5 years ago I made the decision to become a watchmaker.
It was a completely unexpected result of seaching for a new career, and it has been a very interesting journey. I’ve written about the story of becoming a watchmaker here.
Anyway, some news. Firstly I’m writing articles again now after an extended break. The main reason for the hiatus was that I was still studying for the final part of my BHI exams in 2015. That has now finished – as I will explain later – and so I have more free time.
Writing articles for this website can take a very long time; sometimes in excess of 40 hours per piece. From a purely selfish point of view there has been no real benefit to the site for me; it’s not helped me find work or otherwise made any money, and in fact there have been some very negative effects from putting things into the public domain. But it has offered me the opportunity to help encourage people into the industry, and it is also acts as a journal of my career – and it can be very nice to look back on how different life was, even just a few years ago.
Some weeks I have half a dozen people write to ask advice. If I’m busy I can take a week or so to reply, but I do always reply. I’d say more than half of the people don’t write to say thank-you afterwards, even although many of the replies can take me quite a while to put together; particularly if there’s research involved. It’s a bit frustrating, but as with writing articles, I don’t do it for personal reward but rather will gain satisfaction from the occasional time someone decides to make the same bold step I took those 5 years ago.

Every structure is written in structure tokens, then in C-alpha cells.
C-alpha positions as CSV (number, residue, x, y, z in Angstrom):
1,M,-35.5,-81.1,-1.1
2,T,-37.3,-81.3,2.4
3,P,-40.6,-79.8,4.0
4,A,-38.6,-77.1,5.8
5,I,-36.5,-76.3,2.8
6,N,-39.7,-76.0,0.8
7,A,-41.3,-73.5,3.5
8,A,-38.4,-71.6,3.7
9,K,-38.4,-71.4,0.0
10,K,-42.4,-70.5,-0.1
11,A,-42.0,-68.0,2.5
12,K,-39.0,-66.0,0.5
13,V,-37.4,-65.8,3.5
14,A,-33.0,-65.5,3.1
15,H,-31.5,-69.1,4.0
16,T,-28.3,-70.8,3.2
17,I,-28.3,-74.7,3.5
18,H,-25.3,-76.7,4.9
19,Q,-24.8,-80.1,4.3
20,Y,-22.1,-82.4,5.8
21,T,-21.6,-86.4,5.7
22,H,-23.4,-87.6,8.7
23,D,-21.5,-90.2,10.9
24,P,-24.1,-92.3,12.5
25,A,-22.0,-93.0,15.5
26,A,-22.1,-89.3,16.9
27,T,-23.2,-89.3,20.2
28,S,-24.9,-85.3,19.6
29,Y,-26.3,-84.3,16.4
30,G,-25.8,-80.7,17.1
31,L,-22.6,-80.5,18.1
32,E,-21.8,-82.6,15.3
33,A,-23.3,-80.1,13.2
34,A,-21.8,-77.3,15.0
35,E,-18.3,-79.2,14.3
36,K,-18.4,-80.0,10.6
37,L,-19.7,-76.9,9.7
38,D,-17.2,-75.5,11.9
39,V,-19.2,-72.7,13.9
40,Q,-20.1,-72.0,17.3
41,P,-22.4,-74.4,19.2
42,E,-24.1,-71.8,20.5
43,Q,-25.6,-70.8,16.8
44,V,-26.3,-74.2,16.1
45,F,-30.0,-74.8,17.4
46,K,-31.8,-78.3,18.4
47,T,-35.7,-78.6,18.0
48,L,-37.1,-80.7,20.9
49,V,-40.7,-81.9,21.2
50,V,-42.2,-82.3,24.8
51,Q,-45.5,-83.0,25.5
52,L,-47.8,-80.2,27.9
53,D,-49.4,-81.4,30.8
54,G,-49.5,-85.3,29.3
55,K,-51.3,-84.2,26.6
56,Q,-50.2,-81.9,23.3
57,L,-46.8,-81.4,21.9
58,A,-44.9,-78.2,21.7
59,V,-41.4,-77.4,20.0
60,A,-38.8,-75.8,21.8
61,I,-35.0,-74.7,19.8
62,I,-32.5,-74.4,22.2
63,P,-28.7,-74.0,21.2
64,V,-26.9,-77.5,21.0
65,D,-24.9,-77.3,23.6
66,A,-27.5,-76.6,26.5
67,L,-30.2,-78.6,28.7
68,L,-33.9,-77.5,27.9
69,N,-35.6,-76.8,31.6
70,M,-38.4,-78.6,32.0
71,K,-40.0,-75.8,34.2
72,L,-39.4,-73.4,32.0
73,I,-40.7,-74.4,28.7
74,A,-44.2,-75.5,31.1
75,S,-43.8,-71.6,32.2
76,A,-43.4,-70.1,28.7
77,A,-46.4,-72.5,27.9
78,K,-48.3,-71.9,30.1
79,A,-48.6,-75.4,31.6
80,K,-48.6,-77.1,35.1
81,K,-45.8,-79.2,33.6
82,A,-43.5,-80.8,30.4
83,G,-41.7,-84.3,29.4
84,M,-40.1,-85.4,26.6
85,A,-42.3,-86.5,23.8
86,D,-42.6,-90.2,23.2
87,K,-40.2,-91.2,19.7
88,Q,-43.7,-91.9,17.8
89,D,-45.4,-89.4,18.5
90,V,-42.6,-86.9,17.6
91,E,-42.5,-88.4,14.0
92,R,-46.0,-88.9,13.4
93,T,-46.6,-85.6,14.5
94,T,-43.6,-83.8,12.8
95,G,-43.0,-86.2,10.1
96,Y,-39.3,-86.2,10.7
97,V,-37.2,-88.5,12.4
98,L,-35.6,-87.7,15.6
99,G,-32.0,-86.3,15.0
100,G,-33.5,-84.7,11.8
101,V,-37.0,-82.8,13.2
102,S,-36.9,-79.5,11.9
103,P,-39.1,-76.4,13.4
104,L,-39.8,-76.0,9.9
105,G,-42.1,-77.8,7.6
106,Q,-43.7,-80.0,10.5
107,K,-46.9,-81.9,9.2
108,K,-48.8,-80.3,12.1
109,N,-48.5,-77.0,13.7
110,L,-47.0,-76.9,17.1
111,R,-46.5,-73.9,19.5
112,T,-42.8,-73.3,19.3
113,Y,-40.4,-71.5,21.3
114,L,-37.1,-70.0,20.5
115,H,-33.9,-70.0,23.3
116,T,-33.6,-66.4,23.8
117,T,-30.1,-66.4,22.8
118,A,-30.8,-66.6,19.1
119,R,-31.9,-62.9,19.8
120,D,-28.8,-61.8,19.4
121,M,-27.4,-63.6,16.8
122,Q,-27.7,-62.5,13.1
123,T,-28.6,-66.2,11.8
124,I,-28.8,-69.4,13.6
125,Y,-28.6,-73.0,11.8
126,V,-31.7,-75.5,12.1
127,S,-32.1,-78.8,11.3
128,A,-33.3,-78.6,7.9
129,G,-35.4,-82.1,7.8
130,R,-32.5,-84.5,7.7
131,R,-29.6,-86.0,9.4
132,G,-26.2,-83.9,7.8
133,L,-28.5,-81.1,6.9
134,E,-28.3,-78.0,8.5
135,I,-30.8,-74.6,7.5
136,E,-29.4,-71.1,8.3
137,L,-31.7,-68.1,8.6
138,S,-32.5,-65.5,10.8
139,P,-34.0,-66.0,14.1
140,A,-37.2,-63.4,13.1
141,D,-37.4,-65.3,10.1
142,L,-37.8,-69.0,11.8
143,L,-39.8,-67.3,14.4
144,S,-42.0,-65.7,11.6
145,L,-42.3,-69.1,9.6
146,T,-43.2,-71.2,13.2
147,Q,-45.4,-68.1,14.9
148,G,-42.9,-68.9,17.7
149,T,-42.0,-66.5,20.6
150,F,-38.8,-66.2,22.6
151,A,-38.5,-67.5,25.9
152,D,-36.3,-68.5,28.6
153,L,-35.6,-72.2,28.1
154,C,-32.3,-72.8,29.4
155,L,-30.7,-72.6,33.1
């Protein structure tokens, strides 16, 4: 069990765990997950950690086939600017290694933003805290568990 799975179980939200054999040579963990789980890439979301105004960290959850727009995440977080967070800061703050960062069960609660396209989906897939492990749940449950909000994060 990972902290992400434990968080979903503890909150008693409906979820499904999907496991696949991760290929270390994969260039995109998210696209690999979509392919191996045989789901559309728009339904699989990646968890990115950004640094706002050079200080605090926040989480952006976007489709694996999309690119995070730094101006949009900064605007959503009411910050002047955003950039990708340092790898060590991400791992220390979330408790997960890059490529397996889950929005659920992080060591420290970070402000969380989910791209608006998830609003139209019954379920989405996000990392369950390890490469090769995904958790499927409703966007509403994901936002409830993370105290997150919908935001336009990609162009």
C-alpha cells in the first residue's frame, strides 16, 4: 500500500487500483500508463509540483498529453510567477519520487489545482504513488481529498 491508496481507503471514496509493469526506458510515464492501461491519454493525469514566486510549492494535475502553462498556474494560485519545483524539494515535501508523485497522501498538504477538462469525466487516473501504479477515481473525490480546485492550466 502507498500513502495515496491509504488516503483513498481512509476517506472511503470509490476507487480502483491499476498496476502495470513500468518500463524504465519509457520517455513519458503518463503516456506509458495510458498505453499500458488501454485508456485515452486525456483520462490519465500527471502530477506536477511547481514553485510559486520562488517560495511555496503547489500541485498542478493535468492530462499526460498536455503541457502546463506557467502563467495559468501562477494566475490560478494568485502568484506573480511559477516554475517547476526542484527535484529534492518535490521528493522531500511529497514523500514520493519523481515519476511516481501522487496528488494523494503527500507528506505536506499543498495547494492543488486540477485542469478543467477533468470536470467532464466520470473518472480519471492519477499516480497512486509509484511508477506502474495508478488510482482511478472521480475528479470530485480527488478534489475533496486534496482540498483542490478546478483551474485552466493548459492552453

I also was featured in the December 2015 Horological Journal, which was really nice. It was part of a feature about students that won awards.
Below is the text from the article:
How did you become interested in horology?
“I returned to the UK in 2010, after having spent the past 8 years in China and decided that I needed to choose a career and specialise in something. I went to the local library and looked at books on absolutely everything; from landscape gardening, to being a doctor, even a masseuse. One of the books I was left with was about watch repair. It hadn’t even occurred to me that this could be a job, perhaps because I’d never owned a watch worth repairing. But the more I looked into it; learning about the history, the characters, the innovation and the craft of watchmaking, the more I was drawn in, and the more it felt as if this was something that suited my character and skills. Sometimes I still think about my other life as a masseur though!”
What has been the best part of your continued education at the BHI?
“Learning what you can achieve, and that you can always surprise yourself. In my whole life I’d never made anything with my hands before and so turning what looks like pieces of scrap metal into useful tools feels like you have magical powers! Every day at work I use at least half a dozen items that I’ve crafted by hand, and although I can still gaze in wonder at what others can create, I now have the confidence to say that given enough time – I could make that too. Such a change from just a few years ago where everything would have looked impossible, and only achievable by someone far more gifted than I could ever hope to be.”
What advice do you have for prospective horology students or people wanting to learn more about horology?